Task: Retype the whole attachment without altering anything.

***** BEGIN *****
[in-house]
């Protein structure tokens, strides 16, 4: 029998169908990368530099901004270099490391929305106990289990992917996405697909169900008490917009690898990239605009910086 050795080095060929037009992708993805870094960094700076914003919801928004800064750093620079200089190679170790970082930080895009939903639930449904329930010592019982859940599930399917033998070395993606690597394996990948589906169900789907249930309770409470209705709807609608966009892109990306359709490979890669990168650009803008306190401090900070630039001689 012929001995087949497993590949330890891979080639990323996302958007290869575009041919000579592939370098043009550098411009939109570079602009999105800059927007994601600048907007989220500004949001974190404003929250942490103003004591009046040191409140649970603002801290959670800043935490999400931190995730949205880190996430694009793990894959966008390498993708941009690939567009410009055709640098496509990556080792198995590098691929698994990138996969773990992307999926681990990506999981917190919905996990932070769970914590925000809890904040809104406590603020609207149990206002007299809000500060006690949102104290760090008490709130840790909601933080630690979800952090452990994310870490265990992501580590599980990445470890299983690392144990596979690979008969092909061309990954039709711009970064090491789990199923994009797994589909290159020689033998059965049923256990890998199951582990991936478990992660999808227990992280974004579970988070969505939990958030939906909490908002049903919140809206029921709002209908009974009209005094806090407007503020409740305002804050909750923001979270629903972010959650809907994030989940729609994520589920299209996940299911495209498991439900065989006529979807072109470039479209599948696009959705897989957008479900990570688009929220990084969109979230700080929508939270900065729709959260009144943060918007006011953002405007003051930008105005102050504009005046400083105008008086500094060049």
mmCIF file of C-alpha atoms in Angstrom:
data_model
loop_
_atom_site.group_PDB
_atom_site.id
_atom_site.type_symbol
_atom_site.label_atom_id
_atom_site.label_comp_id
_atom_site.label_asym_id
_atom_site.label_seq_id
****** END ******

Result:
[in-house]
């Protein structure tokens, strides 16, 4: 029998169908990368530099901004270099490391929305106990289990992917996405697909169900008490917009690898990239605009910086 050795080095060929037009992708993805870094960094700076914003919801928004800064750093620079200089190679170790970082930080895009939903639930449904329930010592019982859940599930399917033998070395993606690597394996990948589906169900789907249930309770409470209705709807609608966009892109990306359709490979890669990168650009803008306190401090900070630039001689 012929001995087949497993590949330890891979080639990323996302958007290869575009041919000579592939370098043009550098411009939109570079602009999105800059927007994601600048907007989220500004949001974190404003929250942490103003004591009046040191409140649970603002801290959670800043935490999400931190995730949205880190996430694009793990894959966008390498993708941009690939567009410009055709640098496509990556080792198995590098691929698994990138996969773990992307999926681990990506999981917190919905996990932070769970914590925000809890904040809104406590603020609207149990206002007299809000500060006690949102104290760090008490709130840790909601933080630690979800952090452990994310870490265990992501580590599980990445470890299983690392144990596979690979008969092909061309990954039709711009970064090491789990199923994009797994589909290159020689033998059965049923256990890998199951582990991936478990992660999808227990992280974004579970988070969505939990958030939906909490908002049903919140809206029921709002209908009974009209005094806090407007503020409740305002804050909750923001979270629903972010959650809907994030989940729609994520589920299209996940299911495209498991439900065989006529979807072109470039479209599948696009959705897989957008479900990570688009929220990084969109979230700080929508939270900065729709959260009144943060918007006011953002405007003051930008105005102050504009005046400083105008008086500094060049």
mmCIF file of C-alpha atoms in Angstrom:
data_model
loop_
_atom_site.group_PDB
_atom_site.id
_atom_site.type_symbol
_atom_site.label_atom_id
_atom_site.label_comp_id
_atom_site.label_asym_id
_atom_site.label_seq_id